scholarship, like the mainstream it opposes, fails to make sense of
the legal form itself. Drawing on Marxist theory and a critical
history of international law from the sixteenth century to the
present day, Miéville seeks to address that failure, and argues that
international law is fundamentally constituted by the violence of

'Respectful of the Marxist classics, Between Equal Rights is the most
sophisticated Left critique of international law available today as
well as one of the most significant contributions to the theory and
history of international law I have read. It raises the debate about
law's role in a globalised world order to a completely new level.'
Martti Koskenniemi, Director of the Erik Castrén Institute of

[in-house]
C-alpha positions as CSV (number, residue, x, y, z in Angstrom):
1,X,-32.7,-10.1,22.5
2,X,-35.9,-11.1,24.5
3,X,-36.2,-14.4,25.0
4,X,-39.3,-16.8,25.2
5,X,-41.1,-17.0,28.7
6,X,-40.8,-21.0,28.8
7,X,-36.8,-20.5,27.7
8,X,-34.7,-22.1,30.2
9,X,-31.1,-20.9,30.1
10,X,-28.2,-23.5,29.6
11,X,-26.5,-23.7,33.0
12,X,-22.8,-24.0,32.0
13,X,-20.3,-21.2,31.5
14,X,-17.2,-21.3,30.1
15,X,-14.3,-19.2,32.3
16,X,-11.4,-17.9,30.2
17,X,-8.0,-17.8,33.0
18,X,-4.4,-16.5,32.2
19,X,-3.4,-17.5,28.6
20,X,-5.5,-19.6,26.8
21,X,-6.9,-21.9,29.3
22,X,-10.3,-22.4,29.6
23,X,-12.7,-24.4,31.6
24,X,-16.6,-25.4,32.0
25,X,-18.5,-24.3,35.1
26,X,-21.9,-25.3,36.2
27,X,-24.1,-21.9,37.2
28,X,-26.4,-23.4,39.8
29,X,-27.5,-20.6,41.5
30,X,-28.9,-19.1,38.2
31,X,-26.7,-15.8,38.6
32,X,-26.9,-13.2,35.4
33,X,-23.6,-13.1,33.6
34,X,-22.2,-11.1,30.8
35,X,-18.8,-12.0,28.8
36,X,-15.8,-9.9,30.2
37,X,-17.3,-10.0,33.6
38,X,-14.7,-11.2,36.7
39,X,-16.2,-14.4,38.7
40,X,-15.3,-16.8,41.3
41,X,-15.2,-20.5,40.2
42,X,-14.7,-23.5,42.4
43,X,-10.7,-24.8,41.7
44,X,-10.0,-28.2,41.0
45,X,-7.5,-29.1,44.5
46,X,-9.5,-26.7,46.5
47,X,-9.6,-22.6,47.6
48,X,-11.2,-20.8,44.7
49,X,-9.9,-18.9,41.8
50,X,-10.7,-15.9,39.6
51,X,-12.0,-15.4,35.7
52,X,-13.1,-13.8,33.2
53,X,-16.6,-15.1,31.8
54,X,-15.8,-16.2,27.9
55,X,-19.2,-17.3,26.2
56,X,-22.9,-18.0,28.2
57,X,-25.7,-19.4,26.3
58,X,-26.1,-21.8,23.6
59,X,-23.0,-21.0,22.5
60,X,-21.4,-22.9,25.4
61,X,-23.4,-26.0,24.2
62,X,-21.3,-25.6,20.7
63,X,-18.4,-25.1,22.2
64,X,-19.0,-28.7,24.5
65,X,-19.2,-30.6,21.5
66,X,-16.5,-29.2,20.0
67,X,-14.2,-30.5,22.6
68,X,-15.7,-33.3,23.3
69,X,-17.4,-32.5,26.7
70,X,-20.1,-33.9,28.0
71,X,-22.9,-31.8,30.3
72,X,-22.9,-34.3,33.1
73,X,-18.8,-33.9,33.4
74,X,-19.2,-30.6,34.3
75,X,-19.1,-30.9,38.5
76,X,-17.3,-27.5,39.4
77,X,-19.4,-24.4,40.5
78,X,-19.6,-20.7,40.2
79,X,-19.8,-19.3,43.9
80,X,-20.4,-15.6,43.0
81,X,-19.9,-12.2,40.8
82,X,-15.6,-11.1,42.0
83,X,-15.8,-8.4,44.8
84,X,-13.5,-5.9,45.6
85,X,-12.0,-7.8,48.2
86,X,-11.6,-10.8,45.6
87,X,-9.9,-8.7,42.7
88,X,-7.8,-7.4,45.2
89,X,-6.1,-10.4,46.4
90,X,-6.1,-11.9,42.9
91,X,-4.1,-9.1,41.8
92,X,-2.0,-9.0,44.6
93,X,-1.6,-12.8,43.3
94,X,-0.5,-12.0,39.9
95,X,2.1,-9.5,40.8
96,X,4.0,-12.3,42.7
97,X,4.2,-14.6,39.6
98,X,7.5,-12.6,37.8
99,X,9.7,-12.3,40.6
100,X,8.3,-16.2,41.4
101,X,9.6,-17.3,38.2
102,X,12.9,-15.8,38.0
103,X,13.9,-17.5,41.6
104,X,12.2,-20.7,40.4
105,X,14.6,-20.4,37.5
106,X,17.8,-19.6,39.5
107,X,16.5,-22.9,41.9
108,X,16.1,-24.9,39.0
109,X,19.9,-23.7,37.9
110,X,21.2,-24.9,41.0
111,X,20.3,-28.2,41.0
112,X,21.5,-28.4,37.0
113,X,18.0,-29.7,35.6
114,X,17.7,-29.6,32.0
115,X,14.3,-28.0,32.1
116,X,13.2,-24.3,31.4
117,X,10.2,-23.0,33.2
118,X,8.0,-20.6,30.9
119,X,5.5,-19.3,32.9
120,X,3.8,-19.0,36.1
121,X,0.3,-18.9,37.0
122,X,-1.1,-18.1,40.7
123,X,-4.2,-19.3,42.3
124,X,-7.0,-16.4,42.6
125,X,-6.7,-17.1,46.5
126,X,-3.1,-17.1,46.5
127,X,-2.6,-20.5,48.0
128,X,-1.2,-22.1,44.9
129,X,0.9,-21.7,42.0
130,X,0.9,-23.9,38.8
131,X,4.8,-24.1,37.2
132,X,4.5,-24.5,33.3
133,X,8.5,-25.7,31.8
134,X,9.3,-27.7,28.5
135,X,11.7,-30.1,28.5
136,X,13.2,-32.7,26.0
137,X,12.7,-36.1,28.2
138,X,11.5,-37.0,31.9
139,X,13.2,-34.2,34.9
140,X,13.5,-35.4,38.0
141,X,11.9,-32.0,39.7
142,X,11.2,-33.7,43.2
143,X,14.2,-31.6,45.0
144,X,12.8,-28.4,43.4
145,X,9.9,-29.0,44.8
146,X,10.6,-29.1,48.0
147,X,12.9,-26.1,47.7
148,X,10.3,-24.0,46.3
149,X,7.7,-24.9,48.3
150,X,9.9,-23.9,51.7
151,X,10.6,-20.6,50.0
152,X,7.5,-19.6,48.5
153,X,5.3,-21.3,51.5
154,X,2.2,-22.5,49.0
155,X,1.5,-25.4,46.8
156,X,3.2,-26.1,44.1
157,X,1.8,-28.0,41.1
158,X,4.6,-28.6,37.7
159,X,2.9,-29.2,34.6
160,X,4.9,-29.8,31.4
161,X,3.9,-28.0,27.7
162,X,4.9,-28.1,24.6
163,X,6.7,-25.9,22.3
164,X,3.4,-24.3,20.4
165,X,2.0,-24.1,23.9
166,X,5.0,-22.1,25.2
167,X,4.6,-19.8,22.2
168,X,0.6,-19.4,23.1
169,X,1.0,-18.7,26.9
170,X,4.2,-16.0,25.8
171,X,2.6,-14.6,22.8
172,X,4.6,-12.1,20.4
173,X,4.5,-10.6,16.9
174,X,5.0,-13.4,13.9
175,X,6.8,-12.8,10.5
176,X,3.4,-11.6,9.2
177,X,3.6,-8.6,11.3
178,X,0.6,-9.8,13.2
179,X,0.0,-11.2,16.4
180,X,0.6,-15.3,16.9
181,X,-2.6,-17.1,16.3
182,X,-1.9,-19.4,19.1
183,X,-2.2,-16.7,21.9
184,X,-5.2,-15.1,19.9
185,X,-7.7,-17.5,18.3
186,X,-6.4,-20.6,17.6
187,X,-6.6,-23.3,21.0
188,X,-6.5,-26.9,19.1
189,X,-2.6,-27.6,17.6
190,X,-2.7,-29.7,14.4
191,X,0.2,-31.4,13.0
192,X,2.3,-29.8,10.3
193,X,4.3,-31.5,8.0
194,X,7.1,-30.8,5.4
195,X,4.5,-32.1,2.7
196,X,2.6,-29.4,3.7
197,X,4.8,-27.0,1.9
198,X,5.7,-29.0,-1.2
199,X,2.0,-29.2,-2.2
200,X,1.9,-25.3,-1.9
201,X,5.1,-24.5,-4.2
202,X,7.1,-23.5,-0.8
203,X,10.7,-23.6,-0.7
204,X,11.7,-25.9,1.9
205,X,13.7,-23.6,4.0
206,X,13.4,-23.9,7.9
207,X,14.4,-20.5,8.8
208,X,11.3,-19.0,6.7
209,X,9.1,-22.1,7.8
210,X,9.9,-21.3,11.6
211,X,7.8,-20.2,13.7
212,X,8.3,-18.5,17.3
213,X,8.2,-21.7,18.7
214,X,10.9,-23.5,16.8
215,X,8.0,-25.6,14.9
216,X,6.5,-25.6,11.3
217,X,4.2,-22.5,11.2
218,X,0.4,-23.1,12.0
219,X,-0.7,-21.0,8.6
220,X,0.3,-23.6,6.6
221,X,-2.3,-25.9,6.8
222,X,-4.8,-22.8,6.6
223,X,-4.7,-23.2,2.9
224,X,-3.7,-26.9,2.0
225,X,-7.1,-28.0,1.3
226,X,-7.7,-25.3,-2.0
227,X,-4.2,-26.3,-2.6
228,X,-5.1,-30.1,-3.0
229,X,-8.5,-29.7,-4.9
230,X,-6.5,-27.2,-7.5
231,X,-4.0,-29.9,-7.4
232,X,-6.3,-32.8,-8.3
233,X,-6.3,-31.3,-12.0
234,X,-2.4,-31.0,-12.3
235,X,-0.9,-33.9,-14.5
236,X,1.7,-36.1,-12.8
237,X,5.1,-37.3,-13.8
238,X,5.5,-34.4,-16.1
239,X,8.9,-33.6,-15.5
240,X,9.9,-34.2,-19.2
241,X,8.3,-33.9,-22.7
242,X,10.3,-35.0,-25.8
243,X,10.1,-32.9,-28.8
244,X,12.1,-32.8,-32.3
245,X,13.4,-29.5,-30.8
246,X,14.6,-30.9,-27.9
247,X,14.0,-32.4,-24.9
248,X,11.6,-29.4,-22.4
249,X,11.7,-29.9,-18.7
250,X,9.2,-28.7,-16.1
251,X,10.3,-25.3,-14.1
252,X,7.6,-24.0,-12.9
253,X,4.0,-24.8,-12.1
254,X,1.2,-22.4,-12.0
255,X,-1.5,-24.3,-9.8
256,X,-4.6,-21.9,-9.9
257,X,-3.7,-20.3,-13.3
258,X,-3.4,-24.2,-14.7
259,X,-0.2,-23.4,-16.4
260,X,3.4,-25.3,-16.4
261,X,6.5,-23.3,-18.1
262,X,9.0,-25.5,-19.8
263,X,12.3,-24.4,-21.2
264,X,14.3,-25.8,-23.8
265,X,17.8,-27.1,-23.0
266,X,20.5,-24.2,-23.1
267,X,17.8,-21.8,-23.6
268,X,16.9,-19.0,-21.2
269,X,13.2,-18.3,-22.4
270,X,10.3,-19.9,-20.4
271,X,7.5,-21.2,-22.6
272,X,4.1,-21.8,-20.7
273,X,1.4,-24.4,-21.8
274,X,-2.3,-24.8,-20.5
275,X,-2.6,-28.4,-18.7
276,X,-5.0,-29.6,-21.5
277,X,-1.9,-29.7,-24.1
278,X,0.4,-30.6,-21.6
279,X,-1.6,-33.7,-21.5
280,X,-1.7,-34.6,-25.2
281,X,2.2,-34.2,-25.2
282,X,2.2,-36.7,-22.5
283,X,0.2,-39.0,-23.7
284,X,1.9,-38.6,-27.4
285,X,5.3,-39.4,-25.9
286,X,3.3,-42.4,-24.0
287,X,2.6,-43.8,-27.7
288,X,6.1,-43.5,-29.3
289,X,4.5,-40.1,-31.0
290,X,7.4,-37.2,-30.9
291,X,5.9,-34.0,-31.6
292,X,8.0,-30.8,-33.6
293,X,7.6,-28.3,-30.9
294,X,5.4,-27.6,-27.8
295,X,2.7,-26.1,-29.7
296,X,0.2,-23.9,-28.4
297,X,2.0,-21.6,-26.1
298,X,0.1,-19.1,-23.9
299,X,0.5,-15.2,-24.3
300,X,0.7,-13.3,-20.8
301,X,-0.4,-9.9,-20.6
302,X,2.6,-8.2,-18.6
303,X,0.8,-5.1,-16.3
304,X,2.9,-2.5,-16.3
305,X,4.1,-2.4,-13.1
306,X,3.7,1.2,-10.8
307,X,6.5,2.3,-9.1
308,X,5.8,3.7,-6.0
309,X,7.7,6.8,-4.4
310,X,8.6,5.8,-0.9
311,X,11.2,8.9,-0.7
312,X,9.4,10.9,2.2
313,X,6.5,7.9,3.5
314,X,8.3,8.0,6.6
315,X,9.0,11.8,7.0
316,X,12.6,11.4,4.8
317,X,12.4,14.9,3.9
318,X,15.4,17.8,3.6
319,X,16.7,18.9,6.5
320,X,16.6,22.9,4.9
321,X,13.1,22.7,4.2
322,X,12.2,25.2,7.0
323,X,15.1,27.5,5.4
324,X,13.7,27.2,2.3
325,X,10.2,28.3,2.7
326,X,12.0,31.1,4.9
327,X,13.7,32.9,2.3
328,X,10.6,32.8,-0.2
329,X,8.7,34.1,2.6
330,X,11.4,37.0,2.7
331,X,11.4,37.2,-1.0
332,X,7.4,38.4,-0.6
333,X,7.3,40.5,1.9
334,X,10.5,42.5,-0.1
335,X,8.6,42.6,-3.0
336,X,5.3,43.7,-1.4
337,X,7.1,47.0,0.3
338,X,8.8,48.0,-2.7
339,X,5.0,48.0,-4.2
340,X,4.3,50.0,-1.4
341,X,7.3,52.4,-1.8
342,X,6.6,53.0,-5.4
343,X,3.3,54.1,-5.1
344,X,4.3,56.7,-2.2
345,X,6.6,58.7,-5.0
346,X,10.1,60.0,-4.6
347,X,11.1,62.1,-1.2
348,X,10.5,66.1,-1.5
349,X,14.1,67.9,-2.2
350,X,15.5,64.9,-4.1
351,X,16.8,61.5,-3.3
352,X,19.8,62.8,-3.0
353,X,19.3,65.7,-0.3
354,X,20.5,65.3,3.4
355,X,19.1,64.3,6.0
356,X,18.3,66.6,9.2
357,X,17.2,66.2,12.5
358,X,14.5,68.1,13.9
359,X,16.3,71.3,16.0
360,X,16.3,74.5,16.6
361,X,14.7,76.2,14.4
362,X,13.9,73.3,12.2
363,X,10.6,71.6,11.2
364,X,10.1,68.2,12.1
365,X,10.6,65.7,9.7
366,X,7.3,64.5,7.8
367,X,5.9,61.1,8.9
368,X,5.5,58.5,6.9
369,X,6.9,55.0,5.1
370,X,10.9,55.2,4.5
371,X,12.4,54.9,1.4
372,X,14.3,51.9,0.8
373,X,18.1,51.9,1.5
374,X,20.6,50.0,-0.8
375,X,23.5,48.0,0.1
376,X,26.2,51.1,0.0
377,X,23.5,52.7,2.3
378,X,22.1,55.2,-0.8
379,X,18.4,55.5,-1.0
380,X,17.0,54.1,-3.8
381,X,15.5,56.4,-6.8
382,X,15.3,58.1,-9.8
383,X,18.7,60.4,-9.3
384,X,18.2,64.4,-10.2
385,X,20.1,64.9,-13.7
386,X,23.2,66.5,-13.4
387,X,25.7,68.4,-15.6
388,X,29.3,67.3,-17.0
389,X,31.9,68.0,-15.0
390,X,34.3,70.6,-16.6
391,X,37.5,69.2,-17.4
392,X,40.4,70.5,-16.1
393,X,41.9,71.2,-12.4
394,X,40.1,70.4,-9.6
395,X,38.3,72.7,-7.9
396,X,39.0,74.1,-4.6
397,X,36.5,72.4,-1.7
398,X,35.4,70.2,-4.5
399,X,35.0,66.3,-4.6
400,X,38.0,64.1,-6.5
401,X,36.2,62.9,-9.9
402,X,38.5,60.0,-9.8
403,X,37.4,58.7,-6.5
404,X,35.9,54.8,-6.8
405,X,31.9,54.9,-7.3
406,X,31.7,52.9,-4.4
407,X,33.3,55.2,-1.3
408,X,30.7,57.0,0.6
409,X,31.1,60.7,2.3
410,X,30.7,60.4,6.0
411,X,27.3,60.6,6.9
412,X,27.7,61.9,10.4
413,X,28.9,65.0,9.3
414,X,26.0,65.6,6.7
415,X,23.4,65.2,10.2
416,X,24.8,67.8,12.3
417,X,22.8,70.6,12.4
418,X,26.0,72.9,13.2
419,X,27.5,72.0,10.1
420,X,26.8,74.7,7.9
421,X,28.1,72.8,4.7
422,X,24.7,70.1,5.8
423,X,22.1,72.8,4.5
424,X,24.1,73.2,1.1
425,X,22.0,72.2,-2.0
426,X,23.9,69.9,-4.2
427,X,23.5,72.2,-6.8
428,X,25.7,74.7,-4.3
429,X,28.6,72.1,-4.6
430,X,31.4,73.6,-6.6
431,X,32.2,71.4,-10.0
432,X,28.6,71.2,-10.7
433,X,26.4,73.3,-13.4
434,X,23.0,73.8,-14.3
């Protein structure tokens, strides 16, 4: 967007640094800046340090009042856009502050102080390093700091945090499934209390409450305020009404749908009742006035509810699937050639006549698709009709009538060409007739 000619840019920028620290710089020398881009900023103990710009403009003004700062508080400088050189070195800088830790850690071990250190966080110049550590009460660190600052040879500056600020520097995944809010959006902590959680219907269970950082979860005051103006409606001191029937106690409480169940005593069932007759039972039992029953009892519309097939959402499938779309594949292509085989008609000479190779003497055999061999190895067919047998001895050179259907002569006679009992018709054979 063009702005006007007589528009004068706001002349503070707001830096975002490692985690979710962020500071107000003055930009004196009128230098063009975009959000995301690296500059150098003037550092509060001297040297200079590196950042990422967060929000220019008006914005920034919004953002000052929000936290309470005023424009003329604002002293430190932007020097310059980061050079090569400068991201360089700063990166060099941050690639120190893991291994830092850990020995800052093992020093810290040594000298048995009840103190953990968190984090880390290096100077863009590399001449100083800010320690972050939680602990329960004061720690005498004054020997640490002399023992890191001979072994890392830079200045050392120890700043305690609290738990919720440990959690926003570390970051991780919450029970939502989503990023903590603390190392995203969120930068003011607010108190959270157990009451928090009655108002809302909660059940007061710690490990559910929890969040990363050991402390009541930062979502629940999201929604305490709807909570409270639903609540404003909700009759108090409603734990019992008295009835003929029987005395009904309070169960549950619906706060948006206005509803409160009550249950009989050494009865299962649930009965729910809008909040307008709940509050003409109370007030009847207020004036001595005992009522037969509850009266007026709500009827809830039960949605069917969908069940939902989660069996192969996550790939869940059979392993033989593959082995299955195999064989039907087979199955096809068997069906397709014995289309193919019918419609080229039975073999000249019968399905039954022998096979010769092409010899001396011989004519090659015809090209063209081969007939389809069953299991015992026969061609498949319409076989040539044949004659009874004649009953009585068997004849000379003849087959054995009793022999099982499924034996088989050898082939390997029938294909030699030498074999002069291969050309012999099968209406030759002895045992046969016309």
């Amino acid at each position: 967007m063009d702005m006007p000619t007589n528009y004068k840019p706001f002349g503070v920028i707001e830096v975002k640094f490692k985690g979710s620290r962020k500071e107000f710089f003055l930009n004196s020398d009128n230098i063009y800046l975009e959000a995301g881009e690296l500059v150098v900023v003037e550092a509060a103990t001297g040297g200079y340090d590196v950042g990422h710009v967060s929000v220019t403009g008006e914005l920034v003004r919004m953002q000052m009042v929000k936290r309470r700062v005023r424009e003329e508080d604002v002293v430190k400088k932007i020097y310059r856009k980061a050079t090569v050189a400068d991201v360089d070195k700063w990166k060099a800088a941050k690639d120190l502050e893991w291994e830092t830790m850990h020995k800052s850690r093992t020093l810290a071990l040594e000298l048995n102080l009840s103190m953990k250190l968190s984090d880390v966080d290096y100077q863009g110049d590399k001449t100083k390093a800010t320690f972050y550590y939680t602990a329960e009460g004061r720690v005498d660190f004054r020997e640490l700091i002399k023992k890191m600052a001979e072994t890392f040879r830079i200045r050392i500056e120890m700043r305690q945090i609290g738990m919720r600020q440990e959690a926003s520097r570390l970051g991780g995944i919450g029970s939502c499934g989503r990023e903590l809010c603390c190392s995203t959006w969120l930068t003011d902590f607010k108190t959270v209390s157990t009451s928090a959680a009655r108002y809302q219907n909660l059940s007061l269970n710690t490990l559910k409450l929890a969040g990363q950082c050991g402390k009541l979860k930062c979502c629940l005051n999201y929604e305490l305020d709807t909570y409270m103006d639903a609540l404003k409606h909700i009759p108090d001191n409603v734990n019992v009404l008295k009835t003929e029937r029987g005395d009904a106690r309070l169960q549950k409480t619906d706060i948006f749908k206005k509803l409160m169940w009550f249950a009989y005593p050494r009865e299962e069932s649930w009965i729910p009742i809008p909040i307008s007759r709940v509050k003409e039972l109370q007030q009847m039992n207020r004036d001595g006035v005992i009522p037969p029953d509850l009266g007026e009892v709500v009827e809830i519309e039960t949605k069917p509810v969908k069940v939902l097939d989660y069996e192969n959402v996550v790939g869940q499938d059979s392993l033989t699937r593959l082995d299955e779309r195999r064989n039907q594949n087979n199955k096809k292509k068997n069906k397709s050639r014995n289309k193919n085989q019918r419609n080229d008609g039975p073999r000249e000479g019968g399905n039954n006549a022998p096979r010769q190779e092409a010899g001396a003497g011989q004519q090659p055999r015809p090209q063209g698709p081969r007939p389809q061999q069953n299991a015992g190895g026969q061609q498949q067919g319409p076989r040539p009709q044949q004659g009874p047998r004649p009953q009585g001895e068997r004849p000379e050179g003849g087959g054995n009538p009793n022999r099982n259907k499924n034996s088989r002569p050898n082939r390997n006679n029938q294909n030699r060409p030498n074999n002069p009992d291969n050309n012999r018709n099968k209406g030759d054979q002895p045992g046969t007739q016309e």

International Law and Human Rights, University of Helsinki.

'China Miéville's brilliantly original book is an indispensable guide
for anyone concerned with international law. It is the most
comprehensive scholarly account available of the central theoretical
debates about the foundations of international law.
... Miéville's insistence that any adequate account of the
foundations of contemporary international law must explore its inner
connection with the sociology of capitalism is both a novelty in the
field and surely the right starting point for a new, much needed
debate about this important subject.'
Peter Gowan, Professor of International Relations, London
Metropolitan University.

  'Š Between Equal Rights represents a real oasis in the desert for
those of us teaching the law of nations, international relations, or
diplomatic history. We have waited a long time for a comprehensive